Advertising and marketing have been devastated and decimated in the continuing recession. Nielsen reports ad spending is down 15.4% the first half of 2009 compared to last year. Everyone has a bunch of friends out, looking and anxious. Every agency and marketing organization has shed jobs and many will continue to pare down staff and freelance slots.
Jerry Bernhart, ace DM recruiter, surveyed 418 unemployed executives during the first week of September and found that searches are taking longer than before and that marketers' were out of work almost twice as long as the national average 28 weeks versus 15.5 weeks.
More than half of unemployed ad folks reported looking for a new gig for 7 to more than 10 months. And as you might imagine, the higher the rank and the salary sought; the longer the search. A third of those seeking $200K plus salaries reported being "on the beach" for 10 months or more. There is plenty of reason to worry.
But, says my friend Kimberly Bishop, one of Businessweek's top 100 recruiters, don’t panic and don't do crazy, desperate things that can sabotage your search. She cautions candidates to “differentiate yourself and stand out from the crowd but not by being obnoxious or by being a jerk.”
Kim’s Top 5 search killers are:
1. Don’t force yourself on someone’s calendar. Don’t invite yourself using Outlook. Don’t pressure an assistant. Don’t show up unannounced. Don’t make threats or demands. Don’t send gifts, novelties or packages. Don’t beg.
2. Don’t pretend you have a relationship with a recruiter. Don’t drop executive names. Don’t say you are a distant cousin. Don’t masquerade as someone else to get through the phone screener. Don’t pretend someone the recruiter knows referred you. Don’t pretend to be a survey-taker or a customer service representative.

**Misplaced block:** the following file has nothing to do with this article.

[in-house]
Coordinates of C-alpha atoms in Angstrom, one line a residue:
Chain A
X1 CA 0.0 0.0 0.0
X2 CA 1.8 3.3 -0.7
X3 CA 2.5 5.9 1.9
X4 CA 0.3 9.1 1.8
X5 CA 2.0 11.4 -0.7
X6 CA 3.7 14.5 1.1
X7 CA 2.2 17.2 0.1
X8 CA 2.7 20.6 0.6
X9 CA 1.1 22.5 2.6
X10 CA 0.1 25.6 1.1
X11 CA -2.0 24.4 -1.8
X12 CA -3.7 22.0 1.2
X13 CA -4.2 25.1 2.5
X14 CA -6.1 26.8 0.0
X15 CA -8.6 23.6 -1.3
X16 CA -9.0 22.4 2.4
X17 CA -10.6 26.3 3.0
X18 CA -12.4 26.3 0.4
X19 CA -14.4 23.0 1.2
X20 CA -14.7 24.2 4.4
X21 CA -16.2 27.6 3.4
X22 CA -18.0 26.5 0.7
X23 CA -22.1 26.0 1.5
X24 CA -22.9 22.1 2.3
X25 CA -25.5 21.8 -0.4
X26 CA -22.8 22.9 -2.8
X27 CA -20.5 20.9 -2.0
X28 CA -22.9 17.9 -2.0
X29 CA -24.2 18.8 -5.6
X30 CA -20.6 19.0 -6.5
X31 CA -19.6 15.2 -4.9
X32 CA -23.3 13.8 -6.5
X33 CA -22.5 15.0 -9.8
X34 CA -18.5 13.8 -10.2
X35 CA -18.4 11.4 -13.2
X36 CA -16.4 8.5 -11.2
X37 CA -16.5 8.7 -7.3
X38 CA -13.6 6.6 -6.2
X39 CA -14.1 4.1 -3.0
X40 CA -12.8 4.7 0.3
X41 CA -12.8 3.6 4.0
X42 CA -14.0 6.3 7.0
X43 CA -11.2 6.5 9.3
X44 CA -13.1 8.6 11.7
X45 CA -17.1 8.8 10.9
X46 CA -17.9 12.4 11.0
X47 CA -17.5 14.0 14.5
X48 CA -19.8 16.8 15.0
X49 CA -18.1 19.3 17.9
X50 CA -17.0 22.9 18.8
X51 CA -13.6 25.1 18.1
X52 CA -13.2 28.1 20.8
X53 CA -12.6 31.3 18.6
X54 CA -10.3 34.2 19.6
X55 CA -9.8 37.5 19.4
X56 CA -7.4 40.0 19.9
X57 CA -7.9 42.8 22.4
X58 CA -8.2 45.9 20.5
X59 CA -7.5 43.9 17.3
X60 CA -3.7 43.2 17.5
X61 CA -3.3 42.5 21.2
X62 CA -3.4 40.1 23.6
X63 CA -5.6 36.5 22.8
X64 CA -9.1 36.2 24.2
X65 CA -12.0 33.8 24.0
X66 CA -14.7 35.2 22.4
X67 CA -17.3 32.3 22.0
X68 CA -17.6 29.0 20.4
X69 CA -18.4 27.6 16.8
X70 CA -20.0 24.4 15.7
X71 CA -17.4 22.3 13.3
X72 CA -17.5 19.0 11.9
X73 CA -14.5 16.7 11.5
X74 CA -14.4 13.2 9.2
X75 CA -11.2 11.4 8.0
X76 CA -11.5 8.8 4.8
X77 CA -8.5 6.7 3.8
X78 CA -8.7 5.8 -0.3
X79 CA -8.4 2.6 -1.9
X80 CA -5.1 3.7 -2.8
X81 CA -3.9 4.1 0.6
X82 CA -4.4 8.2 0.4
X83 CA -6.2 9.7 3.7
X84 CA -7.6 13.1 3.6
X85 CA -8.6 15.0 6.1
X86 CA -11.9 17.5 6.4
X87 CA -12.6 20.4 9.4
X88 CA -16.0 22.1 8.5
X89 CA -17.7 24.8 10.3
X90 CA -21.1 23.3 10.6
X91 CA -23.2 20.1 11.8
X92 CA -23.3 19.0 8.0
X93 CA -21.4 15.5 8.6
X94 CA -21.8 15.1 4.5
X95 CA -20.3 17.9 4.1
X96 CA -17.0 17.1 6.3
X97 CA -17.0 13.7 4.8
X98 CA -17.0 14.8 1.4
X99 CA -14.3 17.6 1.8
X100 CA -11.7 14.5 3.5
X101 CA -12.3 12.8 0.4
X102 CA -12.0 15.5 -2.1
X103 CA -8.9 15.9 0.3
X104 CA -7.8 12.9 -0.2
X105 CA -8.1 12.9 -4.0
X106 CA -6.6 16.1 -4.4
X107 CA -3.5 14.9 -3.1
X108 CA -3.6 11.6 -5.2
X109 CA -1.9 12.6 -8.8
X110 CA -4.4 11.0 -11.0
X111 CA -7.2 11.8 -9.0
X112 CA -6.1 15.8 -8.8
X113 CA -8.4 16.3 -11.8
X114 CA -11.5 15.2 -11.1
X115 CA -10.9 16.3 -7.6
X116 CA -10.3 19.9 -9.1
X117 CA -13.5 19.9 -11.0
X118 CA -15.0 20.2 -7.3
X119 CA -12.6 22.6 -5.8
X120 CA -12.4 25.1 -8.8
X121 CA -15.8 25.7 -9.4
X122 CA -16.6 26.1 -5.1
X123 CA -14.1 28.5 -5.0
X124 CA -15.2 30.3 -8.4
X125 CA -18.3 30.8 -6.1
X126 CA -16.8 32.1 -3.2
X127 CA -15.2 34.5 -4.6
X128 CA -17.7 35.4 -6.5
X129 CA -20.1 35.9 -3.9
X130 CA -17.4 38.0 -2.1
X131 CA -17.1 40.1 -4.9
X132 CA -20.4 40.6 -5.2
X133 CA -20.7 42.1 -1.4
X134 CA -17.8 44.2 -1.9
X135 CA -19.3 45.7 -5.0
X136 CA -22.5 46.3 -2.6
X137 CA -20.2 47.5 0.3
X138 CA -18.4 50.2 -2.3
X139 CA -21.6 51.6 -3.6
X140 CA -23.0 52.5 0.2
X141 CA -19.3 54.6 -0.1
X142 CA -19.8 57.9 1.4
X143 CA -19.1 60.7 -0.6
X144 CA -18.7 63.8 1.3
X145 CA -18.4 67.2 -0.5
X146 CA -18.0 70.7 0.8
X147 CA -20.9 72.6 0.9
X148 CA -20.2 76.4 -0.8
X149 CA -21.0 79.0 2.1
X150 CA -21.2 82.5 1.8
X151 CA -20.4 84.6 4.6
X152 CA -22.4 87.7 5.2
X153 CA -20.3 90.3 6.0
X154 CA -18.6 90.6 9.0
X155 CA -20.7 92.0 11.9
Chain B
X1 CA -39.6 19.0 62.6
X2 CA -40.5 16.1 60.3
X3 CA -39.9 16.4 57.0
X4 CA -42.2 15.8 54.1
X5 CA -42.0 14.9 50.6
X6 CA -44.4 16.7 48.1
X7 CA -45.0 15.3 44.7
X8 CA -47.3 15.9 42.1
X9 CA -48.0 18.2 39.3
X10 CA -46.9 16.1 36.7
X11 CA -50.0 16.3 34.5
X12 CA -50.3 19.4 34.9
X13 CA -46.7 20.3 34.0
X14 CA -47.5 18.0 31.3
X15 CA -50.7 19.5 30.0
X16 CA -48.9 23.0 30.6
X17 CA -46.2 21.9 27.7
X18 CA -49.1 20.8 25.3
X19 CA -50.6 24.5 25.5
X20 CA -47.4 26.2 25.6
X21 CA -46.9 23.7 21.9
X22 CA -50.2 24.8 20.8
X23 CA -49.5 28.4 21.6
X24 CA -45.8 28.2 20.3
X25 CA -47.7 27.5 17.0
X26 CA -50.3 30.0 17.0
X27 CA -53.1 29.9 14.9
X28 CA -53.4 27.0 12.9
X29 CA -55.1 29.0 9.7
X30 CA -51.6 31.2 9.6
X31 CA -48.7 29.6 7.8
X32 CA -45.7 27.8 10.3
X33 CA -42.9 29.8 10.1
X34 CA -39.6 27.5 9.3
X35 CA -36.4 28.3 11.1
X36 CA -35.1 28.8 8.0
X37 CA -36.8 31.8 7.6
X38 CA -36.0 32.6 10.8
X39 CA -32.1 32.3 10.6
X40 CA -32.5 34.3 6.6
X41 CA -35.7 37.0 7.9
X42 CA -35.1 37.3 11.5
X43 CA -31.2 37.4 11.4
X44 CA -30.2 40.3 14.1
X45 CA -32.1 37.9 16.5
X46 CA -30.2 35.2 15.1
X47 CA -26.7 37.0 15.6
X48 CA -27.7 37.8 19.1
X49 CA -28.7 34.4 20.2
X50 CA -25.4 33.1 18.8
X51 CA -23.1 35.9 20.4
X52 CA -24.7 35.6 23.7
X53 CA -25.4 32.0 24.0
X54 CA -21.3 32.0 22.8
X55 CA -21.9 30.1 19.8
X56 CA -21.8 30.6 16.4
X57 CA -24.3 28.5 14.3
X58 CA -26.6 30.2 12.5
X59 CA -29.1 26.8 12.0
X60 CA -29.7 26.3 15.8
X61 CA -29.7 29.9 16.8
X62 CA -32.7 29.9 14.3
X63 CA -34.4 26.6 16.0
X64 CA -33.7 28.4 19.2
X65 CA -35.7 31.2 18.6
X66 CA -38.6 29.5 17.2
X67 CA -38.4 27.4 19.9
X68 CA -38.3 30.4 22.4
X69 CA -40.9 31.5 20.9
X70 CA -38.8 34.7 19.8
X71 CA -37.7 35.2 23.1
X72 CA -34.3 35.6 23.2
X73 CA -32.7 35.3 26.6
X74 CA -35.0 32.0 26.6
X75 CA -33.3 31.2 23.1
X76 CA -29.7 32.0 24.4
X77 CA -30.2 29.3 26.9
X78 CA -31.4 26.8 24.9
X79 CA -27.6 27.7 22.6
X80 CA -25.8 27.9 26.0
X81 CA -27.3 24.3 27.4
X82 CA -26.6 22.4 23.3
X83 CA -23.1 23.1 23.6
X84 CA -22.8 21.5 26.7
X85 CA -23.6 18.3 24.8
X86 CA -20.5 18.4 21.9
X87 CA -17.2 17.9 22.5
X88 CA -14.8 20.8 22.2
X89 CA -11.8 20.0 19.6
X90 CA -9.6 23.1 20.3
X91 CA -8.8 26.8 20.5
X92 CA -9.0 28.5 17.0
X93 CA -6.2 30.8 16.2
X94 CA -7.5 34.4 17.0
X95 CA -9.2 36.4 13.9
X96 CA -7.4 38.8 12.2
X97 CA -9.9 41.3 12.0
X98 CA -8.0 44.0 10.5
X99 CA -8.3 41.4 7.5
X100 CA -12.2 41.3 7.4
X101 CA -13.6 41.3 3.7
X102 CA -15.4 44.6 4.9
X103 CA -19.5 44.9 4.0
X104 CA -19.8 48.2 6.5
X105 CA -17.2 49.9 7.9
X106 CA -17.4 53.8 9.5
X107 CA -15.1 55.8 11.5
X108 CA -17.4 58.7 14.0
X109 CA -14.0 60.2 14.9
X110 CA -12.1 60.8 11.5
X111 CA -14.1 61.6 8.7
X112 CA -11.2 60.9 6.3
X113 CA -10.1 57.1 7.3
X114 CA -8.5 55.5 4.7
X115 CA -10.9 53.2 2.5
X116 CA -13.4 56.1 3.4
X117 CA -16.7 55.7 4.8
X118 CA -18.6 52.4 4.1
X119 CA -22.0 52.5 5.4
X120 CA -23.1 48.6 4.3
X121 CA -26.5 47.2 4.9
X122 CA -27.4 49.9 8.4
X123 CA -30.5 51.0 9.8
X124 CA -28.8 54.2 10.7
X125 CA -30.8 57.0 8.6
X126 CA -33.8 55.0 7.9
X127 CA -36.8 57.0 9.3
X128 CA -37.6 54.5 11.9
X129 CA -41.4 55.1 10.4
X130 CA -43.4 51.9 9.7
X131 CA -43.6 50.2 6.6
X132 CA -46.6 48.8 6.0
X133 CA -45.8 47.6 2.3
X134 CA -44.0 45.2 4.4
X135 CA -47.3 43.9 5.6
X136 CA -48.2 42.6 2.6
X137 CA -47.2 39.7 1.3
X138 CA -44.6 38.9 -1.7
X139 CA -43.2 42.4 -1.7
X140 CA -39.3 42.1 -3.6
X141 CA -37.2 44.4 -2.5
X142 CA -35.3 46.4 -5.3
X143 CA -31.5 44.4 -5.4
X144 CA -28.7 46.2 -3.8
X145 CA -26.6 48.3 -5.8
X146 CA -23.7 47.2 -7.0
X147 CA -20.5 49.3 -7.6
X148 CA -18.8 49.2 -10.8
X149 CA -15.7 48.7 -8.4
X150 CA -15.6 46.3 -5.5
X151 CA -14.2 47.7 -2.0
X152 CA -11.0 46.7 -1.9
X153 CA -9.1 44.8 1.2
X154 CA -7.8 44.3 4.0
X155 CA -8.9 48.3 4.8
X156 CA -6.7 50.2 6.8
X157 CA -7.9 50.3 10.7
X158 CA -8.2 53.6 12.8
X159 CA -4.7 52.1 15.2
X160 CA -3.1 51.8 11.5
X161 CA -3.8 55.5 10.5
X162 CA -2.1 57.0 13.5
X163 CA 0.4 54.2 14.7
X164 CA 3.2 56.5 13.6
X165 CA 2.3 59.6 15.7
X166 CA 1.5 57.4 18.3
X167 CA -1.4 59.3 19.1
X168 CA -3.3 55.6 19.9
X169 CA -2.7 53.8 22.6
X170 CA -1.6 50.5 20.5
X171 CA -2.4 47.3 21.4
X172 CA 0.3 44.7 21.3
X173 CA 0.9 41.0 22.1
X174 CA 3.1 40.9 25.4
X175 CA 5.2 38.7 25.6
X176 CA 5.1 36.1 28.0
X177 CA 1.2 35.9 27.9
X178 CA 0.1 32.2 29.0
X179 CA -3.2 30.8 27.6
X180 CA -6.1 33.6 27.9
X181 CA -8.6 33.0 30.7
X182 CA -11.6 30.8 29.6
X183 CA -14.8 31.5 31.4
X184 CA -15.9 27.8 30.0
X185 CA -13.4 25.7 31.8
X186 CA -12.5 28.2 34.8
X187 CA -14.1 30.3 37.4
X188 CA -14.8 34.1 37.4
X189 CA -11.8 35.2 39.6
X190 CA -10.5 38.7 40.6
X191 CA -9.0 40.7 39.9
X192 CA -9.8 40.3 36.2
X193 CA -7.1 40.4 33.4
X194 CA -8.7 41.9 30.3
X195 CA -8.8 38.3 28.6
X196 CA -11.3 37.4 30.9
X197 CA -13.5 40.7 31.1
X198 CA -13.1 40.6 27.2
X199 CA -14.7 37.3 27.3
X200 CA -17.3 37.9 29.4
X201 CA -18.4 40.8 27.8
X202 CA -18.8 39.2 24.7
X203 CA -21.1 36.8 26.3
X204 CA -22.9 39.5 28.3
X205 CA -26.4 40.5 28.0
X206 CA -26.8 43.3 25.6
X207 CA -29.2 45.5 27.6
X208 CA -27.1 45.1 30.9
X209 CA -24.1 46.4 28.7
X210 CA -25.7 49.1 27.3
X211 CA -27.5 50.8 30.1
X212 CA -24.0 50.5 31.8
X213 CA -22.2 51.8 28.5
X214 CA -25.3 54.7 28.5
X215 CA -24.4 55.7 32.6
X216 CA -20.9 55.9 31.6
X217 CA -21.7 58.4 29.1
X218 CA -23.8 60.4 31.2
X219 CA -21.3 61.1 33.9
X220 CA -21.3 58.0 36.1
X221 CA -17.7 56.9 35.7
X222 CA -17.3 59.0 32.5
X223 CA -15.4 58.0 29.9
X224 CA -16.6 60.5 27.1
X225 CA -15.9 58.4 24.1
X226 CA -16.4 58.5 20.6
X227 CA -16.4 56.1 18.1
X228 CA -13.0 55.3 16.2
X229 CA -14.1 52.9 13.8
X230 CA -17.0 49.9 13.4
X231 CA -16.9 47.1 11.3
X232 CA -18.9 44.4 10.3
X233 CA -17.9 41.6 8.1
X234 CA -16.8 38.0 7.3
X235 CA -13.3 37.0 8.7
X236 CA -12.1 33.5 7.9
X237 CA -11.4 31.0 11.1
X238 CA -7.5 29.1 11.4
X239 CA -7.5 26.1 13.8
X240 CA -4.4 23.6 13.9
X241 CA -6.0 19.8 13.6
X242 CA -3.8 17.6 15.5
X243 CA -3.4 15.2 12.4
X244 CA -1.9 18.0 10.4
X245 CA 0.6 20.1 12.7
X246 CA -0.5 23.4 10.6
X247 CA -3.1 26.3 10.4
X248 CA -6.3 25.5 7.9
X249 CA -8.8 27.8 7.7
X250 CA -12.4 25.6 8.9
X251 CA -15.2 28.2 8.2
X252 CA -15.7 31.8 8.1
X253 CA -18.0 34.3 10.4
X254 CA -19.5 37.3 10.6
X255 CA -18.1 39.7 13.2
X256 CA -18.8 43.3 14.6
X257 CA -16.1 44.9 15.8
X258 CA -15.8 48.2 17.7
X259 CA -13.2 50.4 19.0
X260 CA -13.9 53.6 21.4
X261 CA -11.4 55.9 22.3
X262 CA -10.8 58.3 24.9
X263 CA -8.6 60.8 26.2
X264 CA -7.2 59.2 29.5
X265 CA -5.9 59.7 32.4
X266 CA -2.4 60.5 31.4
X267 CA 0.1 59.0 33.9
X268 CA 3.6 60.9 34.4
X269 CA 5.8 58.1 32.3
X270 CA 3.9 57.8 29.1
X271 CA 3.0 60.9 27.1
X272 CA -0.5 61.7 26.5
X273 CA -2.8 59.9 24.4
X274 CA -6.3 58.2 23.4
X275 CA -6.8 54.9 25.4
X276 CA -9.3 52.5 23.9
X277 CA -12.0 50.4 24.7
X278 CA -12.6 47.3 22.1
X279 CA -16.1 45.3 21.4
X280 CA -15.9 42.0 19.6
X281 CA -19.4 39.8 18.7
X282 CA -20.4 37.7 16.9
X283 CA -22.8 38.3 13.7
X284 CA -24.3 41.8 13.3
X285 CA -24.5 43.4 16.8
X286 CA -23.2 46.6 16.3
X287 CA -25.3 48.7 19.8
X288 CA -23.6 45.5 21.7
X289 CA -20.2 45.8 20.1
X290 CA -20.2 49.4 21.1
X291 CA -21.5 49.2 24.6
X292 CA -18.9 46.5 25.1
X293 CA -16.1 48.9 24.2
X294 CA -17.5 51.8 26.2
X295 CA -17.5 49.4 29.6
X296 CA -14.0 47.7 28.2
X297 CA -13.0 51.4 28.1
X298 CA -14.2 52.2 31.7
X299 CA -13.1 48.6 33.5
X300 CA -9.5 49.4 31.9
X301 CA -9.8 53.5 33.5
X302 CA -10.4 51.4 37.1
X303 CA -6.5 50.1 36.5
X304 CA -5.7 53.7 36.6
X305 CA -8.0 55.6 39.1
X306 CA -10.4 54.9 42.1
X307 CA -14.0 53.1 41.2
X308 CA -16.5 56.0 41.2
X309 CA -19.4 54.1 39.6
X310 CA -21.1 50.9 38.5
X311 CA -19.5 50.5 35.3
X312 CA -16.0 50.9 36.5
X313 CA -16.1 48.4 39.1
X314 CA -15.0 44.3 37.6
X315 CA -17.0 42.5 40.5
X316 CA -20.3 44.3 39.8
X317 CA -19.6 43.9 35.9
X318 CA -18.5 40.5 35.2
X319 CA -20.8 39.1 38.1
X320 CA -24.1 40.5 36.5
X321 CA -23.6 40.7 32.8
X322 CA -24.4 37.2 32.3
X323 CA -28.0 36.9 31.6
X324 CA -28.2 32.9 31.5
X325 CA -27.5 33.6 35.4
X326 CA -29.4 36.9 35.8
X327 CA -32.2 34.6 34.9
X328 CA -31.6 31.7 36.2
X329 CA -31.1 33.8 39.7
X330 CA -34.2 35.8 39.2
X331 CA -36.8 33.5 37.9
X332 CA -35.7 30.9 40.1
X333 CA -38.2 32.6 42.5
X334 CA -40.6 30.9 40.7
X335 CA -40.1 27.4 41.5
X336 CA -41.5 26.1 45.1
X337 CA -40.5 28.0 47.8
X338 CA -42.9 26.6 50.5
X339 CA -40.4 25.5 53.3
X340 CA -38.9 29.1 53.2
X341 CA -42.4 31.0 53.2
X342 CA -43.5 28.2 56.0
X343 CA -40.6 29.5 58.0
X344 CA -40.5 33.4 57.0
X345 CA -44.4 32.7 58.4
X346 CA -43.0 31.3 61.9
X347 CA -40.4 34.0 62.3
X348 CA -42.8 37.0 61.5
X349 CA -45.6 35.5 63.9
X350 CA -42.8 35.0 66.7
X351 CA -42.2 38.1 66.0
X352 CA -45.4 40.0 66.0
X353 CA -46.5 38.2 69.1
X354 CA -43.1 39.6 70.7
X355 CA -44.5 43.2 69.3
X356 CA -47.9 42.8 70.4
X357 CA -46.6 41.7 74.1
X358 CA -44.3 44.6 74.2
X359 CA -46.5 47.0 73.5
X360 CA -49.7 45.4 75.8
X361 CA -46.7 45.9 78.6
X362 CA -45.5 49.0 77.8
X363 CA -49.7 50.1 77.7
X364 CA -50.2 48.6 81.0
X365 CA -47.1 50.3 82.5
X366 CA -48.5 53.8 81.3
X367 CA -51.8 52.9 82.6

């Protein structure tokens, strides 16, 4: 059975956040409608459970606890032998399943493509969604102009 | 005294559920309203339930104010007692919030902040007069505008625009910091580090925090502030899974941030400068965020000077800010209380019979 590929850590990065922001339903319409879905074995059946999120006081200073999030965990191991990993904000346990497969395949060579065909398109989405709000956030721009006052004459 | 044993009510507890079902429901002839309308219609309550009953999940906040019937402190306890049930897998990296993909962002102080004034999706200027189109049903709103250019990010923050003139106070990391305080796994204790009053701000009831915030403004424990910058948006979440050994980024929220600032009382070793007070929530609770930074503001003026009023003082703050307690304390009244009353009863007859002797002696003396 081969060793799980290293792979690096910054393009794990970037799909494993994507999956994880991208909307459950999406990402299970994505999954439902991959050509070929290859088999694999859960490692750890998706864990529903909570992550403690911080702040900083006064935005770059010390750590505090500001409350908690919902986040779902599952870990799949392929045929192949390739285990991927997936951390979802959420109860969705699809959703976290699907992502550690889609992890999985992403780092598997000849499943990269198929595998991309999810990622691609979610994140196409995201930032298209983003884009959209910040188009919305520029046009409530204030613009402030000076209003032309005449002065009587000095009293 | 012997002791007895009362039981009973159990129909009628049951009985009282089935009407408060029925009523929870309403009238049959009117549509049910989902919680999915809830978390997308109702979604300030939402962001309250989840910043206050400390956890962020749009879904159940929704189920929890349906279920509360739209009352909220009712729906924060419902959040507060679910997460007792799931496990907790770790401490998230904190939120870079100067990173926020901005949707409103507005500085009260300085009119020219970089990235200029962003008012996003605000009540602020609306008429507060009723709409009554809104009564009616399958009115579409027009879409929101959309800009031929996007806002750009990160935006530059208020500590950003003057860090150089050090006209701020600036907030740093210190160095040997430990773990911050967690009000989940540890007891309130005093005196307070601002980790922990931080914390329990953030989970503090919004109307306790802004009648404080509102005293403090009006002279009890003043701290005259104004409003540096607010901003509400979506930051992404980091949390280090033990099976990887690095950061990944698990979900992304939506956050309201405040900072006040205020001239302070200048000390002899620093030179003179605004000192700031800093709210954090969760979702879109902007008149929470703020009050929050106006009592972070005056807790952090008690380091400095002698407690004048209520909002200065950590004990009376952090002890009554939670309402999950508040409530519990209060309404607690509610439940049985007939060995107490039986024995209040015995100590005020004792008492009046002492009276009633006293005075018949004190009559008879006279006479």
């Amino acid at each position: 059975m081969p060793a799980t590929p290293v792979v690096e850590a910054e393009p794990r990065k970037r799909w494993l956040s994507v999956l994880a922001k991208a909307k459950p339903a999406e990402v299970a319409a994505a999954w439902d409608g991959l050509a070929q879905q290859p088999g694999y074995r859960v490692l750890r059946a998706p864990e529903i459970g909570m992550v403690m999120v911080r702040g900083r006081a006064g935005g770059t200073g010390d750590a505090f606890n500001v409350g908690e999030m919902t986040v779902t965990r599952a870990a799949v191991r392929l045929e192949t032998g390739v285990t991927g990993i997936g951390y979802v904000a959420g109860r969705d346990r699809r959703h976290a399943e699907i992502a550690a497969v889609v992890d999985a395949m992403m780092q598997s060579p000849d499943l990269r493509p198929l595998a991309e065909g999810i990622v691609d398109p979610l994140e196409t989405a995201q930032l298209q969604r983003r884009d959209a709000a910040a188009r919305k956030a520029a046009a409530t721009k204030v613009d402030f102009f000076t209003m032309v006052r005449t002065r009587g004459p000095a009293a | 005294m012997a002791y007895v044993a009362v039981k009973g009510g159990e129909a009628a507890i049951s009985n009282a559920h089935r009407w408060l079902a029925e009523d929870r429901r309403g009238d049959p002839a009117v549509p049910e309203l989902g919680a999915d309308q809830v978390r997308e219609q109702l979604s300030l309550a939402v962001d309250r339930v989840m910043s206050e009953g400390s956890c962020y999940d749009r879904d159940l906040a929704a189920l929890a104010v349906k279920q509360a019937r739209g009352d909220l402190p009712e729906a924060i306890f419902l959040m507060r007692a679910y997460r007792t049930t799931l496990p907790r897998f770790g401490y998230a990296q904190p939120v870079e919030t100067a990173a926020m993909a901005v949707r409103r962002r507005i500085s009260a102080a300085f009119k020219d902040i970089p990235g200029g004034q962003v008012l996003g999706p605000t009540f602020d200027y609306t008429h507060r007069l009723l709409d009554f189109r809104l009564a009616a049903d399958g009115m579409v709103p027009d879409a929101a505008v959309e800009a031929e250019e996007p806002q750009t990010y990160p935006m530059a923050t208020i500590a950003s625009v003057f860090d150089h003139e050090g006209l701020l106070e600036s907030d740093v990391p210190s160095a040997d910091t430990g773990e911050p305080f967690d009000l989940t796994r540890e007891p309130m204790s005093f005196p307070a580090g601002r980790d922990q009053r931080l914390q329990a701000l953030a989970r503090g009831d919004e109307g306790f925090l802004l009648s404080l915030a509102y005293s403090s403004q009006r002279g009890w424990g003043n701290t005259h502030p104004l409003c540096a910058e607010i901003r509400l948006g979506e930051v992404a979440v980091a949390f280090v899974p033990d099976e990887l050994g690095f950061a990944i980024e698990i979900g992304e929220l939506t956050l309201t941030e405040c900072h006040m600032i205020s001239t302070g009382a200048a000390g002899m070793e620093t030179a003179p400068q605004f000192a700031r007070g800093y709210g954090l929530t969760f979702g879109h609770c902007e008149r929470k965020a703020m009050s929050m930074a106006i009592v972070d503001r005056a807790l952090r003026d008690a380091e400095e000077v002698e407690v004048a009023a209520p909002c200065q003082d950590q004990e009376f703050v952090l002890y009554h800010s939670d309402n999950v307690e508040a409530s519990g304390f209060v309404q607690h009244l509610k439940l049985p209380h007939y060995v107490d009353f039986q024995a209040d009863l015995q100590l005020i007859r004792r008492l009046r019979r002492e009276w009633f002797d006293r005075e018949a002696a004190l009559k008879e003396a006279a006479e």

3. Don’t spin or spill a sob story. Don’t discuss your conditions, your medications, your mortgage, and the state of your relationships, your immigration status or your creditors. Don’t suggest that there will be dire consequences if you don’t get an interview. Don’t whine.
4. Don’t go over the top. Don’t send over-the-top letters, videos or creative presentations comparing your career to famous actors, professional athletes, national political figures or Nobel Prize winners. Don’t exaggerate or claim credit for others’ work. Don’t brag. Don’t use profanity. Don’t sing, recite, rap or whistle. Don’t make up heroic or mythical stories. Don’t denigrate co-workers or former employers. Don’t share information or materials that are proprietary to former employers.
5. Don’t ignore the basics. Craft a perfect resume. Prepare for the interview. Anticipate the questions. Have your elevator pitch ready. Cite examples of how your experience matches the job description.
There are lots of good reasons to freak out. But it's a waste of time and energy. It's not productive. Marketing continues. Firms need entry-level, mid-career and senior experts to help them. The smart players know they can gain share by advertising and marketing when competitors hesitate.
There is an enormous pool of good will, advice and potential contacts in your network. Don't be bashful. Use what's available to you and never let them see you sweat. Good luck.